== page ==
First published in the Daily Maverick 168 weekly newspaper.
The stakes for those with a vested interest are as high as some of the mountain streams where South African trout thrive. In the 130 years since the original introduction, an industry has grown that contributed around R1.8-billion annually to South Africa’s GDP and sustained the employment of around 13,000 people in 2014, according to an analysis that year by Cobus Venter, an economic consultant.
The industry includes hatcheries and distribution networks, retail and restaurant food sales, fly fishing venues with accommodation and dams or river access, retail shops catering to fly fishers and the bewildering assortment of gear they sport, a small local manufacturing sector that produces flies and other equipment, professional guides, and so on. The sector is also capital intensive with significant investment sunk into it. The economy of entire towns such as Dullstroom depend on trout.
Full disclosure: this correspondent is a mediocre but passionate fly fisher who pursues trout.
“Trout wars”, as the University of the Western Cape professor Duncan Brown has dubbed them in his lyrical 2013 book “Are Trout South African?”, have been raging off and on here since the 1980s. The debate, scaled down to its basics, roughly flows along the following lines:
– As a species that does not naturally occur in South African waters, trout must fall. Trout compete with or prey on indigenous species, despoiling the “natural ecosystem” with wider ecological consequences. One tributary of this reasoning holds that they are part of the colonial project.
– Trout may be “foreigners” but cause minimal ecological damage, have been here for over a century, and serve as an “indicator species” for wider ecological health as they require pristine waters. Trout generally do not breed in dams and support an ecotourism sector of the economy dominated by small business, which the government is keen to promote. Trout are also hardly the only transplanted species here if one includes the likes of maize and cattle and most commercial agricultural commodities.
There certainly are cases of invasive species causing significant ecological harm, notably on islands. But in many cases the damage is negligible. In his book “Where Do Camels Belong?”, Ken Thompson makes the point that few invasive species actually succeed or cause trouble, while Elizabeth Kolbert has noted in her recent book “Under A White Sky” that attempts at controlling those that do can have inadvertent consequences.
In the case of South African trout, any ecological disturbances caused appear to be fairly minimal. This is not to say they have zero impact. For example, trout are seen as a threat to the rare redfin minnow in the Krom River in the Western Cape.
The latest skirmishes in the “trout wars” erupted in 2007 when the government floated rules to eradicate or control invasive species. That triggered seven years of negotiations between the government and industry, and then from 2014 to 2017 there was an intense mapping project aimed at a compromise: trout could be left alone where they now occur, but would be listed as invasive in areas where they could survive but have not yet been introduced.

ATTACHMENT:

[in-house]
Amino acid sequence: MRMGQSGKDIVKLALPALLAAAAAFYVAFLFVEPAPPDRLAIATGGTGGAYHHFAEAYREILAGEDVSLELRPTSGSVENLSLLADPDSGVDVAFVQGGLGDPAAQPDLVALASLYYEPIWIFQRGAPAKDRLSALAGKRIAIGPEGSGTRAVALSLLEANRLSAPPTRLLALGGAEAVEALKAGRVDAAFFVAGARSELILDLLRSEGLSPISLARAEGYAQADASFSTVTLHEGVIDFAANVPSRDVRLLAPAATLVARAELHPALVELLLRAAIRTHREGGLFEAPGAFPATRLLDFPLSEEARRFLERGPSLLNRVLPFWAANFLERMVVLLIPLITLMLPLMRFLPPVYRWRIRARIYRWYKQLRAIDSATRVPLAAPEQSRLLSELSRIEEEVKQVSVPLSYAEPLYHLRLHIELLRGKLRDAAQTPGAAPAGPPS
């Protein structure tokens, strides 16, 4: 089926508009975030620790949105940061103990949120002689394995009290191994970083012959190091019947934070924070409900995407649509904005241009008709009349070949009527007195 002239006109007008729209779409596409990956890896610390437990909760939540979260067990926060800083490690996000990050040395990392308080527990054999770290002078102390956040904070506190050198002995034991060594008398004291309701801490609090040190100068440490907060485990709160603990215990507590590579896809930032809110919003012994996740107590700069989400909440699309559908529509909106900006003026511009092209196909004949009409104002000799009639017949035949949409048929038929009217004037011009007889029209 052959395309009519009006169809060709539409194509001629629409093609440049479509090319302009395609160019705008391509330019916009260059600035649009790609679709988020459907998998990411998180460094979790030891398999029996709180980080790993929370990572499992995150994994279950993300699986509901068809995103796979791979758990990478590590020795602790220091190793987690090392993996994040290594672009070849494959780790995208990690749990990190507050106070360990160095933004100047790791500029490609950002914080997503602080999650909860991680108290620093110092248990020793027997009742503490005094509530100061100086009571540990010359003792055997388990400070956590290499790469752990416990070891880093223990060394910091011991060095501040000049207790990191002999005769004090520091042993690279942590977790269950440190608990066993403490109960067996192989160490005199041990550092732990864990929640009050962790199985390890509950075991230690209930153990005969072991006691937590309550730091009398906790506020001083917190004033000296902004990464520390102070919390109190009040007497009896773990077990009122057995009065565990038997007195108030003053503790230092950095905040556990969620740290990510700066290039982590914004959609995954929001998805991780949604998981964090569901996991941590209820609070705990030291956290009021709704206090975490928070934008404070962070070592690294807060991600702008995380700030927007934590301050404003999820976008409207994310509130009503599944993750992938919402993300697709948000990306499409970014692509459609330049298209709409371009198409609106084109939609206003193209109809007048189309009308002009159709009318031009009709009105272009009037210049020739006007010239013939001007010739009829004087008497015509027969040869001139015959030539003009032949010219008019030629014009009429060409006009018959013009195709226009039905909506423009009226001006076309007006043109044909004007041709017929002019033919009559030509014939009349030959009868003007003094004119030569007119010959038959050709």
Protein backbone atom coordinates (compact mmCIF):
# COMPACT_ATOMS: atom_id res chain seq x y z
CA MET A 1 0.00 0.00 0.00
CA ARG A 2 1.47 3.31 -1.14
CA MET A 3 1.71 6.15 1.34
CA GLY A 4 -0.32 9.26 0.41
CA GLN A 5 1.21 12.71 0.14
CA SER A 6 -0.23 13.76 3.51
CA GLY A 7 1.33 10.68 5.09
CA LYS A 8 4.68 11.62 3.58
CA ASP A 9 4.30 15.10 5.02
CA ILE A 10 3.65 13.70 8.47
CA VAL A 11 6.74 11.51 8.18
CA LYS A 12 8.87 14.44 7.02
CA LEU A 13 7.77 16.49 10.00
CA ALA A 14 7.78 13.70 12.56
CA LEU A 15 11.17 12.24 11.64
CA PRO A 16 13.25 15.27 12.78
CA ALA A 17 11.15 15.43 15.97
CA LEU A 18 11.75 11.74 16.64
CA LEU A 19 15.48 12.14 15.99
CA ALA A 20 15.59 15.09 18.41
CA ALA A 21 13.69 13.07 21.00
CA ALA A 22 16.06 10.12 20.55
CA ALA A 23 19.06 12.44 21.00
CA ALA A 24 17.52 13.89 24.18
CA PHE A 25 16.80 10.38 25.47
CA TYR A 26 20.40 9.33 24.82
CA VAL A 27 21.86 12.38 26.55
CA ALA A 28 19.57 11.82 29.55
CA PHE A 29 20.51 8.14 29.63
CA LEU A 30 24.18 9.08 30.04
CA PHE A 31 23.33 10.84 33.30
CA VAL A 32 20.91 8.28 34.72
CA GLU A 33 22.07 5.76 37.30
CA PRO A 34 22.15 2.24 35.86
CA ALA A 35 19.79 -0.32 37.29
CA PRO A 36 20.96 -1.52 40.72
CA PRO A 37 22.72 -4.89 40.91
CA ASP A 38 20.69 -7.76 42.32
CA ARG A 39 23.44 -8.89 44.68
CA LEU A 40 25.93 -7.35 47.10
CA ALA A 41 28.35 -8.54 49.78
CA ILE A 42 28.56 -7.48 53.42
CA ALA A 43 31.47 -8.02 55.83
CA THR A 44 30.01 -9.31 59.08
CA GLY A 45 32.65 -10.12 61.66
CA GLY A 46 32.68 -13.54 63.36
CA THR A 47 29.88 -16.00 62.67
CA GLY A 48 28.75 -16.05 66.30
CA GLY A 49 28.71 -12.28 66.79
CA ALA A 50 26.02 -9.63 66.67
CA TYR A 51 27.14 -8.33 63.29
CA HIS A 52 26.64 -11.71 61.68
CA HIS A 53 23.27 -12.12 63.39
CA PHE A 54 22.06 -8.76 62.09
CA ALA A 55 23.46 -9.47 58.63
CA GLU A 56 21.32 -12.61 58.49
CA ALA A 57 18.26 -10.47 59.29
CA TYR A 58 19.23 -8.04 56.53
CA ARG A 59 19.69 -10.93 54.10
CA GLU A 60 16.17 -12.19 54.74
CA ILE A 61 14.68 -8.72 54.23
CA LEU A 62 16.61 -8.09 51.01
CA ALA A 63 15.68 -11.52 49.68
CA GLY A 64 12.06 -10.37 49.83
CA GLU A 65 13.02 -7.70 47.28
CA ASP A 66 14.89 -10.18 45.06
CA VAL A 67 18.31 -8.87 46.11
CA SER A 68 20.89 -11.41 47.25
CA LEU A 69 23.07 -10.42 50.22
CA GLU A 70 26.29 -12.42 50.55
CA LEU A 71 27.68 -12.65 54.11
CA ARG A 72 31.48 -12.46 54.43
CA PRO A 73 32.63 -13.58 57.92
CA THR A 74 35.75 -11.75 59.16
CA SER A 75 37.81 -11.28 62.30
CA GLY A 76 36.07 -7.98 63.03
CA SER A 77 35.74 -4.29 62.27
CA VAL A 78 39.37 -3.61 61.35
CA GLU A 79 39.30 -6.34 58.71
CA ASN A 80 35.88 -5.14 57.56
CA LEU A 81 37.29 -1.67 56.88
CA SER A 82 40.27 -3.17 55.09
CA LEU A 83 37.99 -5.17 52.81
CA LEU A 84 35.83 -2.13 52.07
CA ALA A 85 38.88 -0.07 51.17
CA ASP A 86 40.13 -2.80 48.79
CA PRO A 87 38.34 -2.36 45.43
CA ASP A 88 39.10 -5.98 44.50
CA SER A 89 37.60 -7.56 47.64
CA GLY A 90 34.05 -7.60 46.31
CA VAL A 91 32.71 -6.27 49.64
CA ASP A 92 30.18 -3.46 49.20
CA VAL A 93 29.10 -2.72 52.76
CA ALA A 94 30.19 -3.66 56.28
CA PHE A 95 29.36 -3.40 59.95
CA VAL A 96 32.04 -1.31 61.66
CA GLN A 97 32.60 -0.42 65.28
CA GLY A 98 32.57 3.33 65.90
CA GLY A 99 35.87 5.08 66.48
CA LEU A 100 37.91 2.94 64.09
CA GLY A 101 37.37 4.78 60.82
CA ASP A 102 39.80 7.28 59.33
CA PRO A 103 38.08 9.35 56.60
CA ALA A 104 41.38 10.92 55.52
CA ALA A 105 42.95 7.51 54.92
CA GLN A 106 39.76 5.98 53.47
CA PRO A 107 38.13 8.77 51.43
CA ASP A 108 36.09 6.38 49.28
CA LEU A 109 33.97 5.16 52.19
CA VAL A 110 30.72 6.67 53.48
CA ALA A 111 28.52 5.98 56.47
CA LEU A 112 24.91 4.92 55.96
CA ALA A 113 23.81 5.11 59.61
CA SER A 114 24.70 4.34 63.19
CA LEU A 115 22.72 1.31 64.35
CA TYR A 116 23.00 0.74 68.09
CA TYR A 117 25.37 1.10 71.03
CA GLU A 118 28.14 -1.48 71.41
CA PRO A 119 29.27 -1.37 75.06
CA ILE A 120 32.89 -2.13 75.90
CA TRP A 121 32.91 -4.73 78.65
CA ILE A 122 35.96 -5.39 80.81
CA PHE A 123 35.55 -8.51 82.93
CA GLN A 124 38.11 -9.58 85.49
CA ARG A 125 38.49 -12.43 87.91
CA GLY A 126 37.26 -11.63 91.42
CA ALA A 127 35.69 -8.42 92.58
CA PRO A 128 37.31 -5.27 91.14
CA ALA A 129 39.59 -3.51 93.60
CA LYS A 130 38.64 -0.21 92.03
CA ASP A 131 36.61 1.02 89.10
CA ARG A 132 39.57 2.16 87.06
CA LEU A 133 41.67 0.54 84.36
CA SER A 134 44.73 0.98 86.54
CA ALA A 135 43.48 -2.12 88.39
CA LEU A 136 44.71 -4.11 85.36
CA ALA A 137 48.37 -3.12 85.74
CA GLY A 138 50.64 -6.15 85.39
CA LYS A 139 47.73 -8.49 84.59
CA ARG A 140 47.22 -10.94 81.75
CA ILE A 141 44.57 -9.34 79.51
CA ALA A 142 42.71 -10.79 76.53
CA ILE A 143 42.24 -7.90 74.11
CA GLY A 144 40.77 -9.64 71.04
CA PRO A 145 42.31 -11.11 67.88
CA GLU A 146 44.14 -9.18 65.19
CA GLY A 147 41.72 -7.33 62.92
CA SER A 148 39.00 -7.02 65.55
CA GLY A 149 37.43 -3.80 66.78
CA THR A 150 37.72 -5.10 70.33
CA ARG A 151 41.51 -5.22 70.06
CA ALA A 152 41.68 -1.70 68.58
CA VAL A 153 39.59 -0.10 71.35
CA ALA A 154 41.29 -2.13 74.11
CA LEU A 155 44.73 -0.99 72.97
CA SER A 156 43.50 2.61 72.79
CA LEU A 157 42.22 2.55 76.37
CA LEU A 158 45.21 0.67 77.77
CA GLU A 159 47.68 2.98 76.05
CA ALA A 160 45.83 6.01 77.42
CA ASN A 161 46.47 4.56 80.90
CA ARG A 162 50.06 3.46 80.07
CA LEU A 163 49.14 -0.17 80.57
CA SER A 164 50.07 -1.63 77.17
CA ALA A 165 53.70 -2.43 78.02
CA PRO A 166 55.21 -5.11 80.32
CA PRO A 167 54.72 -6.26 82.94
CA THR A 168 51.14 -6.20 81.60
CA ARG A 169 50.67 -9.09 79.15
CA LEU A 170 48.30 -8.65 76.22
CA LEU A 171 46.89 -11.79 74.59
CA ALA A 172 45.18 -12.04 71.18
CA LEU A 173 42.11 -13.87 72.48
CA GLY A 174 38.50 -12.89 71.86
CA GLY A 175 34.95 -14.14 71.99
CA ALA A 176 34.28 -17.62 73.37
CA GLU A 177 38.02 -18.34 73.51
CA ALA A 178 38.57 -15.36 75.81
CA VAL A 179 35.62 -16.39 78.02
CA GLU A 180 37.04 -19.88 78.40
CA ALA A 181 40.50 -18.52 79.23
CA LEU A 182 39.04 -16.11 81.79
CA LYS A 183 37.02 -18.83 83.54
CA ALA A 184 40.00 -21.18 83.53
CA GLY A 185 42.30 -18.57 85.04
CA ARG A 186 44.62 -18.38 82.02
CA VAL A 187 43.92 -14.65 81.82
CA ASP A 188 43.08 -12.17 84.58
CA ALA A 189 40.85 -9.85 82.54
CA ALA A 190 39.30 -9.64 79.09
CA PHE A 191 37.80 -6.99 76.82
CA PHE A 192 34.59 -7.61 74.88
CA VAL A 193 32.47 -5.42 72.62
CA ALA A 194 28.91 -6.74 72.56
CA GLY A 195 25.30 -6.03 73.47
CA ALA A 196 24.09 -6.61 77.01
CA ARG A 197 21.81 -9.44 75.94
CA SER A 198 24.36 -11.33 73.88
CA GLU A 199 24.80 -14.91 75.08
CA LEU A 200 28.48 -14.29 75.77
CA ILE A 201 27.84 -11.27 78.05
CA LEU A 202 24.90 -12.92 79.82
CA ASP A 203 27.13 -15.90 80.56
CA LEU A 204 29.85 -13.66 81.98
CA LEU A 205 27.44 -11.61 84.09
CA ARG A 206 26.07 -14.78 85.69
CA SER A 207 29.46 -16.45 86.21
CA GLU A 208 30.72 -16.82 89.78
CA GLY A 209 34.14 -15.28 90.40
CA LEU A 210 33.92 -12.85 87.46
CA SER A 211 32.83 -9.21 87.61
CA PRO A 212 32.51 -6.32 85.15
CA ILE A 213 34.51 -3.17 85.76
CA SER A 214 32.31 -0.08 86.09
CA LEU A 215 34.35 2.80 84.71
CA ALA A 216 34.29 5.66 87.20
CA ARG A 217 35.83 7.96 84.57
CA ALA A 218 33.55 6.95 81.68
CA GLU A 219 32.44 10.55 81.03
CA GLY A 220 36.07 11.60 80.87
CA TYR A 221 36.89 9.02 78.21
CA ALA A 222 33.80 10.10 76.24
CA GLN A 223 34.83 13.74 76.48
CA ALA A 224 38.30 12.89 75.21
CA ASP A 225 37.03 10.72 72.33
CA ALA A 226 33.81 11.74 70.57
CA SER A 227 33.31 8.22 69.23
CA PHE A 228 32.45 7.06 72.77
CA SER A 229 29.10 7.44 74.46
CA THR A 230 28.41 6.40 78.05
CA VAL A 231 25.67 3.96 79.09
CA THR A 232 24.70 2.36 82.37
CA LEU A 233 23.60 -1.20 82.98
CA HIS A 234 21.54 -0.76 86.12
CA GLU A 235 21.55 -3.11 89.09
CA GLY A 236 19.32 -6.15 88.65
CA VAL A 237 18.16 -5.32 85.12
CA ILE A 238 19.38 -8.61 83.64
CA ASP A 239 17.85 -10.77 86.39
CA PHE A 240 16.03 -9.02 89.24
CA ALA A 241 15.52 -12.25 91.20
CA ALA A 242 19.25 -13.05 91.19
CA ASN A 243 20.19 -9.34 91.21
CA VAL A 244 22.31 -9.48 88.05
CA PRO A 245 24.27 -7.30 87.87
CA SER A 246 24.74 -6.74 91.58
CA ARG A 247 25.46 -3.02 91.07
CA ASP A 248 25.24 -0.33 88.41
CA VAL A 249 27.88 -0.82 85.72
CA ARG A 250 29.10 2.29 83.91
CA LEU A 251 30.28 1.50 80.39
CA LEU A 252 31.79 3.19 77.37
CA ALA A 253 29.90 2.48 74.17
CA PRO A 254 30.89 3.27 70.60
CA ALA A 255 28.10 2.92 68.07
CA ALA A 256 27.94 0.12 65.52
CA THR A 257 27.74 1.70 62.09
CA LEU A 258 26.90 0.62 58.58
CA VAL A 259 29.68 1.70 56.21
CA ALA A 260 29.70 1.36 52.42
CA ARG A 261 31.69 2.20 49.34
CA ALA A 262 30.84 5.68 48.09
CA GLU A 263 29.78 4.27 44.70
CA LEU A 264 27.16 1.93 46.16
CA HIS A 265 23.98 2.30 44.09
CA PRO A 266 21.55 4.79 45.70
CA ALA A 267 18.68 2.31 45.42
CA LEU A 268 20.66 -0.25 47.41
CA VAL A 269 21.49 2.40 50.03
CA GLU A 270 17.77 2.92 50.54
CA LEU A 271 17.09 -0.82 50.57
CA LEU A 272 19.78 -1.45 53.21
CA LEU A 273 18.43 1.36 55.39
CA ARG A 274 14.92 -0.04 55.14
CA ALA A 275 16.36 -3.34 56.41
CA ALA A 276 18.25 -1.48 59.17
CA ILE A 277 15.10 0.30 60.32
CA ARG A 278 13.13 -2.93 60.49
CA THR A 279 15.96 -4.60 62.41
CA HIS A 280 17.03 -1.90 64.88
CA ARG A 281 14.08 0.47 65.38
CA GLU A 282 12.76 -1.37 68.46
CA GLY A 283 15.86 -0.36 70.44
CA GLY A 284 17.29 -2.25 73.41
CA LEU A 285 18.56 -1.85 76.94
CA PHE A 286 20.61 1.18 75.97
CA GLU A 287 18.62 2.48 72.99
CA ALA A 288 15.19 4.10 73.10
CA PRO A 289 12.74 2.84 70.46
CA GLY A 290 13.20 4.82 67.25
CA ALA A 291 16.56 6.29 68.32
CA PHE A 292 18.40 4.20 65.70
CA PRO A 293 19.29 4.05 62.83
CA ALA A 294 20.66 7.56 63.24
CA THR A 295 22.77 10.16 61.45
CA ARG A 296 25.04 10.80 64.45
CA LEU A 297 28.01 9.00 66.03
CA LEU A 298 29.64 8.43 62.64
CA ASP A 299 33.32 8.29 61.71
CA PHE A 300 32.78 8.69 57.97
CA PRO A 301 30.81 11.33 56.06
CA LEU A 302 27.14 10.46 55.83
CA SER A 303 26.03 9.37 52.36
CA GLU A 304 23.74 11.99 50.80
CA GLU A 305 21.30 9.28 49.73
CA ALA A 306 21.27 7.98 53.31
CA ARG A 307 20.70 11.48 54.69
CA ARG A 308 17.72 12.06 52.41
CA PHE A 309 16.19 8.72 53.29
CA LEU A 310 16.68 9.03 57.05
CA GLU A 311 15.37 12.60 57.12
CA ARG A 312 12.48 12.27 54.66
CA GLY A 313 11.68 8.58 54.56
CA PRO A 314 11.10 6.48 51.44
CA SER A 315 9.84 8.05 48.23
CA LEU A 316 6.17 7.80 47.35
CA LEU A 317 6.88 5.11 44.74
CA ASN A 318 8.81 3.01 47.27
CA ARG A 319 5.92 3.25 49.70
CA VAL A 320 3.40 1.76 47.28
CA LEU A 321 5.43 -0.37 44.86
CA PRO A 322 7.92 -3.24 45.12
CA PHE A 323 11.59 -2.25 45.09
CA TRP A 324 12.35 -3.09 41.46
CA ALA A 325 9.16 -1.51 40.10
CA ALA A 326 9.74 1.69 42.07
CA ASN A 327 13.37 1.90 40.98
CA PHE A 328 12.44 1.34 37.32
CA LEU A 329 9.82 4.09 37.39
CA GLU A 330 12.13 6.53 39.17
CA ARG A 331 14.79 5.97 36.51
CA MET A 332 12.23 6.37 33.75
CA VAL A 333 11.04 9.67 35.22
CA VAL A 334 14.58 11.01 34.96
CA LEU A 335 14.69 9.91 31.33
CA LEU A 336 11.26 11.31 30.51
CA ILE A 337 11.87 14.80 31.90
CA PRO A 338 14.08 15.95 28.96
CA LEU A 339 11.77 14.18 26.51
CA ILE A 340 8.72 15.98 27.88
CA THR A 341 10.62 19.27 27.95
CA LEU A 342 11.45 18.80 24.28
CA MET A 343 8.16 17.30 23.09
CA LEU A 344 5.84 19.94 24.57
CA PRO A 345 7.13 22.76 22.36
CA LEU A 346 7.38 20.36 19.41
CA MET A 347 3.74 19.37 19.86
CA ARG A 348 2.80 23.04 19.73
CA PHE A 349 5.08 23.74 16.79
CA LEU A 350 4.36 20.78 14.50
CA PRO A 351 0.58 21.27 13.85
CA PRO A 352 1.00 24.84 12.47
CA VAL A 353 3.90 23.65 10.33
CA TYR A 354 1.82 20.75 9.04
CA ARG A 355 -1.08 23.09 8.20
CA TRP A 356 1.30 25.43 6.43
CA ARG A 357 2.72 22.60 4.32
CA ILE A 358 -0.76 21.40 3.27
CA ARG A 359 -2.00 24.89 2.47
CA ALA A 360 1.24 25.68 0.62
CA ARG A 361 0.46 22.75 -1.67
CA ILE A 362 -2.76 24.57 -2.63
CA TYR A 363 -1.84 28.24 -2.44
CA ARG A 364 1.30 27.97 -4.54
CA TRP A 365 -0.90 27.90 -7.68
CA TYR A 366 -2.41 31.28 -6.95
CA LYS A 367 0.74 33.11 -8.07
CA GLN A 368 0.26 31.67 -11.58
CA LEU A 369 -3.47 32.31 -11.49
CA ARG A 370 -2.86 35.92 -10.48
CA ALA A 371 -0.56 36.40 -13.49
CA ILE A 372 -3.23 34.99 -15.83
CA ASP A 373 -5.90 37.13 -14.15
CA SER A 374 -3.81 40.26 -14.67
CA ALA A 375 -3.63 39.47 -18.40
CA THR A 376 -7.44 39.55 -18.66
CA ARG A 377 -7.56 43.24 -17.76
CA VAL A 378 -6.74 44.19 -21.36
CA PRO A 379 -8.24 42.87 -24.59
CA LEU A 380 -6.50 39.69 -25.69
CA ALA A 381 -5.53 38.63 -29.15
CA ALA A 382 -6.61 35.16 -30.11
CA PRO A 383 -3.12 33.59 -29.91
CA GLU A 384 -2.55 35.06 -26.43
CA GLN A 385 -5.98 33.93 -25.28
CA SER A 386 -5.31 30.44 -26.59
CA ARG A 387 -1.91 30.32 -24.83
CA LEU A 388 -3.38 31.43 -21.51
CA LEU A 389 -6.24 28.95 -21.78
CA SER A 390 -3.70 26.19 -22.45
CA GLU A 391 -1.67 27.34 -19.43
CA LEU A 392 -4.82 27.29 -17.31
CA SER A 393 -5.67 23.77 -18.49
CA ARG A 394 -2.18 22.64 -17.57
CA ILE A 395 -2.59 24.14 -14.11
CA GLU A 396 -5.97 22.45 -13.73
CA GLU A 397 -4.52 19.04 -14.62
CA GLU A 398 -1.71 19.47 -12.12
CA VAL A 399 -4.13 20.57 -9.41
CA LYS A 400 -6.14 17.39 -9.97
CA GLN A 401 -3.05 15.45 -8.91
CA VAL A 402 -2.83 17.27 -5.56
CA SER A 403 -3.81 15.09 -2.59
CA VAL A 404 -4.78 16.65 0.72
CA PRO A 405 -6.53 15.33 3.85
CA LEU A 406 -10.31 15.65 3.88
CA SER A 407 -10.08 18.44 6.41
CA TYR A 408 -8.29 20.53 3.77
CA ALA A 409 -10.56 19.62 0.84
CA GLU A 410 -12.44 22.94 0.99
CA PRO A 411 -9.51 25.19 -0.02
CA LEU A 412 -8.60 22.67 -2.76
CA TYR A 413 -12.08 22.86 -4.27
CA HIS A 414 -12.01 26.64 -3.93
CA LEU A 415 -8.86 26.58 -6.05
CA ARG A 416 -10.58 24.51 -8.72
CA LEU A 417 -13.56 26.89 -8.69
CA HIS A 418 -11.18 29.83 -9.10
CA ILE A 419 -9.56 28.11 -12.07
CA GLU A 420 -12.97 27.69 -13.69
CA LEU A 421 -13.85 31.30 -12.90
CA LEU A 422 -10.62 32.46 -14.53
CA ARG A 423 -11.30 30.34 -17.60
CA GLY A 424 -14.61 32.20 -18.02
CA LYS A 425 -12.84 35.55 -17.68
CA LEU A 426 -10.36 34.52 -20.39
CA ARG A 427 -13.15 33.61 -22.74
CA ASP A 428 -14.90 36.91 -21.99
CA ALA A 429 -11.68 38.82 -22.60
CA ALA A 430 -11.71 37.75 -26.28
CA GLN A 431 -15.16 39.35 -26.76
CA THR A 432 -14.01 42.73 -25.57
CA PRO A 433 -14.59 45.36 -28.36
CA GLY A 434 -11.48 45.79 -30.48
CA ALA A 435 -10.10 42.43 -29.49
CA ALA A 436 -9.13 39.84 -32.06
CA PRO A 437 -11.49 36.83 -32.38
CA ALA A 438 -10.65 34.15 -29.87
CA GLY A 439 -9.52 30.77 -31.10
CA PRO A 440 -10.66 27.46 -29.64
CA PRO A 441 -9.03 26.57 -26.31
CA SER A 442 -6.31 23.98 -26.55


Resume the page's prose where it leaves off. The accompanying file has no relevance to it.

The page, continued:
That seemed fair enough, but there are concerns about the extent of “informed consultation” with the government, leading the Federation of South African Flyfishers (Fosaf) to start litigation.
“Our litigation which started in 2018 and which we are hoping will be heard soon revolves around the lack of information to inform meaningful objections or recommendations,” Fosaf’s National Chairman Ilan Lax told me.
“Then out of the blue in 2020 while litigation is pending the minister publishes the final lists and regulations and they included rainbow and brown trout but the implementation was suspended for 30 days. We then brought an urgent application to court.”
Deff Minister Barbara Creecy had actually flagged this to Fosaf’s lawyers but for unknown reasons they did not receive the correspondence.
“So we wrote to the minister to say please halt implementation as the March deadline loomed. The minister then promulgated that notice implementing the framework but leaving trout off the list,” Lax said.
So trout are off the list – for now, with talks ongoing and a task team casting around for solutions.
“Both the brown and rainbow trout have been excluded from the Alien Invasive Species’ list, while a task team is working on a negotiated way forward,” Deff said in an emailed response to queries.
If trout are included, every step in the trout value chain will require a permit. That would kill the industry, as the government clearly lacks the capacity to administer an efficient permitting system.
The anti-trout lobby might argue that trout fishing is an elite pastime, and why should an invasive species be tolerated for the enjoyment of a few?
By the same reasoning, golf courses should also be banned, the invasive and water-intensive greens removed to make way for natural veld.
On the topic of elites, a question arises: in a developing economy with many pressing challenges such as the pandemic, rampant unemployment and crime, load shedding, and glaring disparities in wealth and income, why on earth is the presence of trout here even an issue? The species does minimal ecological harm while giving rise to an industry that creates jobs and supports small business.
And on the environmental front, there are far bigger fish to fry, such as the pollution befouling river systems such as the Vaal and Eskom’s poisonous addiction to coal.
This fishy fuss brings to mind #Firstworldproblem. Affluence allows for pointless or mundane squabbles. Except South Africa’s challenges are not of the Scandinavian variety. DM168
This story first appeared in our weekly Daily Maverick 168 newspaper which is available for free to Pick n Pay Smart Shoppers at these Pick n Pay stores.